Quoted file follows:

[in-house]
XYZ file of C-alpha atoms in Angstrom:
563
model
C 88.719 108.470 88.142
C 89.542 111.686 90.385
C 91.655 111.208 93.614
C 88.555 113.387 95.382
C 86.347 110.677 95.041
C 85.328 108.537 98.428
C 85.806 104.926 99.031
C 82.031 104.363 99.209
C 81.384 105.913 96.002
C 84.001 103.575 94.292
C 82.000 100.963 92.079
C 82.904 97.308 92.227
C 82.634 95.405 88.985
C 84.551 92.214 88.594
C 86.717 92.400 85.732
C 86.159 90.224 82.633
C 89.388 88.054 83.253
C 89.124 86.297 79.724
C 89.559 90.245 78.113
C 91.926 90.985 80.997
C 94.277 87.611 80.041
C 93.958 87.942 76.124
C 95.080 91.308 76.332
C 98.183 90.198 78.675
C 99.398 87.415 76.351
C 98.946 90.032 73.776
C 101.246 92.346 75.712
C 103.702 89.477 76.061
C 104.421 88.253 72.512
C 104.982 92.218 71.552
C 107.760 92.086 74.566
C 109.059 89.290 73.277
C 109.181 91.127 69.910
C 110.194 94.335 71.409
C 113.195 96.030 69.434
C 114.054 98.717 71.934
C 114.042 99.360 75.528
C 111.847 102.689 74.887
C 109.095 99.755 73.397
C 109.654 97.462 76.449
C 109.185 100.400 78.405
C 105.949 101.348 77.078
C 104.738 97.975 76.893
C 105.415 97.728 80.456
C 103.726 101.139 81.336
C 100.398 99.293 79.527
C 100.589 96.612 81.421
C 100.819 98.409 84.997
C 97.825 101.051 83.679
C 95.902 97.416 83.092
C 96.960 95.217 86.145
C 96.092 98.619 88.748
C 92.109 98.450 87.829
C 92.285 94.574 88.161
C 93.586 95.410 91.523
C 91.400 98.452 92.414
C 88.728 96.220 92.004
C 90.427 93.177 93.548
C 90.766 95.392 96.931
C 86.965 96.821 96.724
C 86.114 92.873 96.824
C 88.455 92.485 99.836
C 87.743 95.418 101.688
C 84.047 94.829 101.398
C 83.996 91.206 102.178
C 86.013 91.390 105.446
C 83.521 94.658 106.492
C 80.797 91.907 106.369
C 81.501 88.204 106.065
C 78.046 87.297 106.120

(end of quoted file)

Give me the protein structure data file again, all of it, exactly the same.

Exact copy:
[in-house]
XYZ file of C-alpha atoms in Angstrom:
563
model
C 88.719 108.470 88.142
C 89.542 111.686 90.385
C 91.655 111.208 93.614
C 88.555 113.387 95.382
C 86.347 110.677 95.041
C 85.328 108.537 98.428
C 85.806 104.926 99.031
C 82.031 104.363 99.209
C 81.384 105.913 96.002
C 84.001 103.575 94.292
C 82.000 100.963 92.079
C 82.904 97.308 92.227
C 82.634 95.405 88.985
C 84.551 92.214 88.594
C 86.717 92.400 85.732
C 86.159 90.224 82.633
C 89.388 88.054 83.253
C 89.124 86.297 79.724
C 89.559 90.245 78.113
C 91.926 90.985 80.997
C 94.277 87.611 80.041
C 93.958 87.942 76.124
C 95.080 91.308 76.332
C 98.183 90.198 78.675
C 99.398 87.415 76.351
C 98.946 90.032 73.776
C 101.246 92.346 75.712
C 103.702 89.477 76.061
C 104.421 88.253 72.512
C 104.982 92.218 71.552
C 107.760 92.086 74.566
C 109.059 89.290 73.277
C 109.181 91.127 69.910
C 110.194 94.335 71.409
C 113.195 96.030 69.434
C 114.054 98.717 71.934
C 114.042 99.360 75.528
C 111.847 102.689 74.887
C 109.095 99.755 73.397
C 109.654 97.462 76.449
C 109.185 100.400 78.405
C 105.949 101.348 77.078
C 104.738 97.975 76.893
C 105.415 97.728 80.456
C 103.726 101.139 81.336
C 100.398 99.293 79.527
C 100.589 96.612 81.421
C 100.819 98.409 84.997
C 97.825 101.051 83.679
C 95.902 97.416 83.092
C 96.960 95.217 86.145
C 96.092 98.619 88.748
C 92.109 98.450 87.829
C 92.285 94.574 88.161
C 93.586 95.410 91.523
C 91.400 98.452 92.414
C 88.728 96.220 92.004
C 90.427 93.177 93.548
C 90.766 95.392 96.931
C 86.965 96.821 96.724
C 86.114 92.873 96.824
C 88.455 92.485 99.836
C 87.743 95.418 101.688
C 84.047 94.829 101.398
C 83.996 91.206 102.178
C 86.013 91.390 105.446
C 83.521 94.658 106.492
C 80.797 91.907 106.369
C 81.501 88.204 106.065
C 78.046 87.297 106.120